left him with no use of his right arm; he is represented as a hero rather than
an emasculated or feminized victim. (However, the tables were turned on him
after he fell off a platform stage one day and several newspapers ran an
unflattering photo of him after he had fallen.)
For the most part, coverage rarely focused on the greater issue Perot's
candidacy raises: Is there room for any alternative parties in U.S. politics
and government? Instead coverage followed the conventional format of focusing
on recency, events, novelty, and individuals. "Social and political issues are
only reported if they can be embodied in an individual, and thus social conflict
of interest is personalized into conflict between individuals" (Fiske, 1987, p.
294). In this case, Perot's candidacy was added to the conflict between the
major-party candidacies of Democrat Bill Clinton and Republican Bob Dole.
Well-immersed in the system of news and the greater system of the society, the
major party candidates followed this structuring as well. When asked why he
asked Perot to drop his campaign and send his supporters to Dole's camp, Dole
said: "I think I can beat one candidate, but it's hard to beat two" (Interview,
ABC's "This Week with David Brinkley, Nov. 3, 1996). Even Dole framed it as a
battle of individuals rather than ideas or parties.
Journalism especially likes to use this individualization of stories to show
when something should be considered a problem or erroneous. Gitlin (1980)
argues that when journalists focus on the negative, such as Watergate, they zero
in on individuals, such as Nixon, who are dismissed as bad apples, rather than
examining the system that let those individuals thrive. The news reports
analyzed in this study, clearly show Perot as the pushy, unworthy third-party
candidate who should be dismissed because of his height, accent, use of ads, and
use of graphs, among other reasons, rather than considering a change in a system
that promotes two candidates from two major parties at the expense of other
candidates and political parties.
Since other third-party candidates were rarely mentioned in news coverage,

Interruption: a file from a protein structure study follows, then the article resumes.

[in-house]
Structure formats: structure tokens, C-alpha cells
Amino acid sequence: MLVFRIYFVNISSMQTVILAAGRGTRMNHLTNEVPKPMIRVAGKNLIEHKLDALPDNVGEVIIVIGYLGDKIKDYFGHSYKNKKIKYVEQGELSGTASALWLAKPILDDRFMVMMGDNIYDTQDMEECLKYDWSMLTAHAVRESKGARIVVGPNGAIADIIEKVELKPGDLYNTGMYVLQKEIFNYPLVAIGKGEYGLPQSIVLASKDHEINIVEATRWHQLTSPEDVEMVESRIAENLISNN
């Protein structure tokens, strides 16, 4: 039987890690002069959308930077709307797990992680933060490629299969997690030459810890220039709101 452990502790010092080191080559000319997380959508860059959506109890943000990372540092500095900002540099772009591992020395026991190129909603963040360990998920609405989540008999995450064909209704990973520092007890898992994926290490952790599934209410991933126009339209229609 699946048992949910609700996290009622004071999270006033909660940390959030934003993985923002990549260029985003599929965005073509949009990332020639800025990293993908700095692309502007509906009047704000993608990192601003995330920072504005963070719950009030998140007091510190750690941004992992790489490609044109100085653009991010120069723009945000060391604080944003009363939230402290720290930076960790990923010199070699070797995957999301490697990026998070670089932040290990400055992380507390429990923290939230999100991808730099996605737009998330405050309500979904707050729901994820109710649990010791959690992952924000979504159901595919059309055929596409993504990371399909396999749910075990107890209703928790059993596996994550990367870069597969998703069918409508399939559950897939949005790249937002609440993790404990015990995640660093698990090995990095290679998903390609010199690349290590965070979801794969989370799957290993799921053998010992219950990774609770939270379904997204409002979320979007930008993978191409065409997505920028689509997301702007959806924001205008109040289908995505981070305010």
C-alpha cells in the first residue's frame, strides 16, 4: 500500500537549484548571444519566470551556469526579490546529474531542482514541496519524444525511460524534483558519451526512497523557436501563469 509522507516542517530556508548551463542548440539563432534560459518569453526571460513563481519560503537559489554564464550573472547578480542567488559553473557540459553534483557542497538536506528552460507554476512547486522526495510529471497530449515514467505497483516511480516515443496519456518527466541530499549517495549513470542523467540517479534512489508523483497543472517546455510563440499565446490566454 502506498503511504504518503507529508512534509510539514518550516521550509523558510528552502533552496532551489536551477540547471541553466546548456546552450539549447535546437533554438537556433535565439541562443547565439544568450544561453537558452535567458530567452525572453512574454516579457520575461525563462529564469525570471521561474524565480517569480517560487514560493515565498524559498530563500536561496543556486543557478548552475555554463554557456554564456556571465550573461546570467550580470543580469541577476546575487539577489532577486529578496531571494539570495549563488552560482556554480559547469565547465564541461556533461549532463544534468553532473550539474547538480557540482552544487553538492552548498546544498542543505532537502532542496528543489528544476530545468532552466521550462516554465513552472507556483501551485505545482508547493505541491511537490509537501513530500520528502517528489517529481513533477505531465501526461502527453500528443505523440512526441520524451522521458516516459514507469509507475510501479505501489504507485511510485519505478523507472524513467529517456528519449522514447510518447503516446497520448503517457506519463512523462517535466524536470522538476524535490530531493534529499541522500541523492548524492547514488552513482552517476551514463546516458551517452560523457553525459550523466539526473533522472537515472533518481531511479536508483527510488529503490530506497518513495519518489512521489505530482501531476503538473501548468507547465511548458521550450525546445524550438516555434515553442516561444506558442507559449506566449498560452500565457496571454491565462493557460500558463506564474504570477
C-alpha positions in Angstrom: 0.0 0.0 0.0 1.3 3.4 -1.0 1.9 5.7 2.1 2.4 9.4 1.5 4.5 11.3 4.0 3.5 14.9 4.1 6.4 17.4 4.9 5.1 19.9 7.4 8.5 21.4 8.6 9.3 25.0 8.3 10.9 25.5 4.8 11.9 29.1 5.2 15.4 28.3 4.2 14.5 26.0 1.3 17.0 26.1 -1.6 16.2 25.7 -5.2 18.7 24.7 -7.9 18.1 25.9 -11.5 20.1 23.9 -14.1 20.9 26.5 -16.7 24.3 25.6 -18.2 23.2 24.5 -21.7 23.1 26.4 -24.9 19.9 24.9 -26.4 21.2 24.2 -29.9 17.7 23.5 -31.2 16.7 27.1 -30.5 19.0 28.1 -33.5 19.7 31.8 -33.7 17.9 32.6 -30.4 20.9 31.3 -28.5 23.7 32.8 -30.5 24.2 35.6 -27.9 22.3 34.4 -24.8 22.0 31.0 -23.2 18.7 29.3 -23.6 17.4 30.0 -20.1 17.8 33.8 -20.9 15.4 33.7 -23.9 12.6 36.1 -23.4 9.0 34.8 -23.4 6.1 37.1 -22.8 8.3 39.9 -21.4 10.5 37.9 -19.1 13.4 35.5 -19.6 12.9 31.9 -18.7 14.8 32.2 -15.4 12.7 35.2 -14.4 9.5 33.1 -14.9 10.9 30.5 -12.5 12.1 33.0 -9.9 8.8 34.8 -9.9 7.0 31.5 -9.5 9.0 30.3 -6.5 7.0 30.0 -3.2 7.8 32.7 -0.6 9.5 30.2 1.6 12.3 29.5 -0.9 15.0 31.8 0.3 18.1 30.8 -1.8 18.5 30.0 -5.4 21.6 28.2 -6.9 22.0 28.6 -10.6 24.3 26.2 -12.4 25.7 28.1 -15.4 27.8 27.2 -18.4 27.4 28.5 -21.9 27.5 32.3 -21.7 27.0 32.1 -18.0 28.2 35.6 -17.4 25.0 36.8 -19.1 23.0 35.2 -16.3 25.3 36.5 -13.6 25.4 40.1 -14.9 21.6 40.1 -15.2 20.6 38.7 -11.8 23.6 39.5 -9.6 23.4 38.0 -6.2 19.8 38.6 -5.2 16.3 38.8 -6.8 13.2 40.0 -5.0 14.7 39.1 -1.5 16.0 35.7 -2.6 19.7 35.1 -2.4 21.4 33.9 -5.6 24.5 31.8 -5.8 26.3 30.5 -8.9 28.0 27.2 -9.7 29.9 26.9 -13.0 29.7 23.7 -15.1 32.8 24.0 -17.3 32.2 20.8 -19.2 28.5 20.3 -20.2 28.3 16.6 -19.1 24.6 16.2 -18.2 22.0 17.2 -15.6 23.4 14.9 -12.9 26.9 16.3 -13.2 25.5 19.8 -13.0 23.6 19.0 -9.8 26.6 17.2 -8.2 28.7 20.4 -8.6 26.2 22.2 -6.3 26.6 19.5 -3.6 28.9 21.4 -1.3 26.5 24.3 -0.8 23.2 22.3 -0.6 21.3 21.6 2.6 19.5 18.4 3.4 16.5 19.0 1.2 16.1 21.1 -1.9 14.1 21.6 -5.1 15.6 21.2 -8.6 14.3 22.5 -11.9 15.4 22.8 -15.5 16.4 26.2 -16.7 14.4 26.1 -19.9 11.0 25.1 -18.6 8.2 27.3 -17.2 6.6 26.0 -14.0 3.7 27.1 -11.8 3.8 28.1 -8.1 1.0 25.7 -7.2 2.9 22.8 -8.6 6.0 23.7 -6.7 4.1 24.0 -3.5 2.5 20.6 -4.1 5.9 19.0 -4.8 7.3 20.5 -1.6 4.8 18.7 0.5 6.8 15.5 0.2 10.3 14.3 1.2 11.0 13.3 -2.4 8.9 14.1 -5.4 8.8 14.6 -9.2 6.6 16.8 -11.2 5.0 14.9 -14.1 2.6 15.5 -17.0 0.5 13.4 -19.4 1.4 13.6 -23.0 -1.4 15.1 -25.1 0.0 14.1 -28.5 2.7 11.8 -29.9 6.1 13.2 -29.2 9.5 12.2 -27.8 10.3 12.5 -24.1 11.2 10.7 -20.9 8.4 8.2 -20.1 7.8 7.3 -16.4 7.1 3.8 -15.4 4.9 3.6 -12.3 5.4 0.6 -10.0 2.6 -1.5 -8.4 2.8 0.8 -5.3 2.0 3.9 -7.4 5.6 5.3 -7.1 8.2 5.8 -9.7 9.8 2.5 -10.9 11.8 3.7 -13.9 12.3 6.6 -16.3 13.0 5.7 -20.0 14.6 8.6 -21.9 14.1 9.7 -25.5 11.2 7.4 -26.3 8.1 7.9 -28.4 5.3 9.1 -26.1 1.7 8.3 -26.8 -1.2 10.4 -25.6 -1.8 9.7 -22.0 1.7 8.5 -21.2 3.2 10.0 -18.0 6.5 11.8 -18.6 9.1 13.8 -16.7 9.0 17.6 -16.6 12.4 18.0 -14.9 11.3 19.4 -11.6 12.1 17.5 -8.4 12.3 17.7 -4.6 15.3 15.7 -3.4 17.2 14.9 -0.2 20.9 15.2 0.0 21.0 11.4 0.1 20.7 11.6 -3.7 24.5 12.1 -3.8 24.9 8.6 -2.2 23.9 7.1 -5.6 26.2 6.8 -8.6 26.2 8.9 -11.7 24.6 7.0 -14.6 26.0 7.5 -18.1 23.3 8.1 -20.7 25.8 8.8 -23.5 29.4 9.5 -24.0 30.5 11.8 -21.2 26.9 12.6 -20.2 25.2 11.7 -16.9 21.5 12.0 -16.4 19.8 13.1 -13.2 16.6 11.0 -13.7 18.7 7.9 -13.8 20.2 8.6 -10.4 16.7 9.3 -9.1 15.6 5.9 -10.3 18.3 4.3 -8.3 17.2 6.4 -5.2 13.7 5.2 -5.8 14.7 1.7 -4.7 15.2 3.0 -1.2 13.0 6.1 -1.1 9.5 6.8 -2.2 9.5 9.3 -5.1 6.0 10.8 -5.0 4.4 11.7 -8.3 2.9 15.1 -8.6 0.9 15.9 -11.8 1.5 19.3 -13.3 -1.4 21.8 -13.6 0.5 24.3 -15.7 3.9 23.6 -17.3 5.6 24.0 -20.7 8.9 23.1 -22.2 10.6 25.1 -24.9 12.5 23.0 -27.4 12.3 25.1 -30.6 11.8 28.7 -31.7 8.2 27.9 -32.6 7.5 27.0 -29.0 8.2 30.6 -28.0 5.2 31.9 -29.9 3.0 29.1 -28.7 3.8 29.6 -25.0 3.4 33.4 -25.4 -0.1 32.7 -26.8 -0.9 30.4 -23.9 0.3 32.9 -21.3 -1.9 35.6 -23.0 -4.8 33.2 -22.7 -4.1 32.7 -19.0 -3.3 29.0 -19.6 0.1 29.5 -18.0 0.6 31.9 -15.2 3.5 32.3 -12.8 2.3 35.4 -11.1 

Perot had to stand in for all of them. As Fiske (1987, p. 294) notes,
individuals whose voices are heard in the news are carefully selected. Perot
was lucky he got any news play, although the reason he advanced as far as he did
rests on his stature among the economic elite. He also was lucky he (or his
campaign manager) was allowed to speak for himself on many occasions, although
not as often as the other leading candidates. One CNN report (Oct. 1, 1996)
noted: "This year Ross Perot is only one of many presidential candidates being
excluded (from the debates)." So he should feel better that he is not alone?
In this case, Perot's status is marginalized as he is grouped with all the other
third-party candidates; this presents an appearance of fairness since all the
"many presidential candidates" -- except the two mainstream candidates -- were
excluded from the debates. It implies the unasked question: Why can't Perot
accept this as (most of) the other candidates have?
Perot's dual role -- that of business titan yet political extremist (since he
was bucking the two-party system) -- makes his story an interesting one for
analysis. He both received more press coverage because of his economic status
and was marginalized because of the threat he posed when he came too close by
startling the status quo with 19 percent of the vote in 1992. Ironically, it is
the system he supports economically that silenced him politically.
Perot is not alone
In a case study of how the media handled Democrat Larry Agran's campaign for
his party's presidential nomination in 1992, Meyrowitz (1994) writes: "...By
marginalising Agran, the US press transformed his campaign into a form of social
deviance and silenced him much more effectively than could have been
accomplished by the crude acts of censorship used by totalitarian states" (p.
Like Perot, Agran received little media coverage for his positions on issues --
or most anything else. The greatest coverage he received resulted from an
disruption to a public forum for which Agran was arrested (Meyrowitz, 1994).
Perot, too, gained the greatest media coverage not based on his candidacy but on
his fight to gain access to the debates which he participated in four years ago.
The most stories produced about Perot came during October when he was battling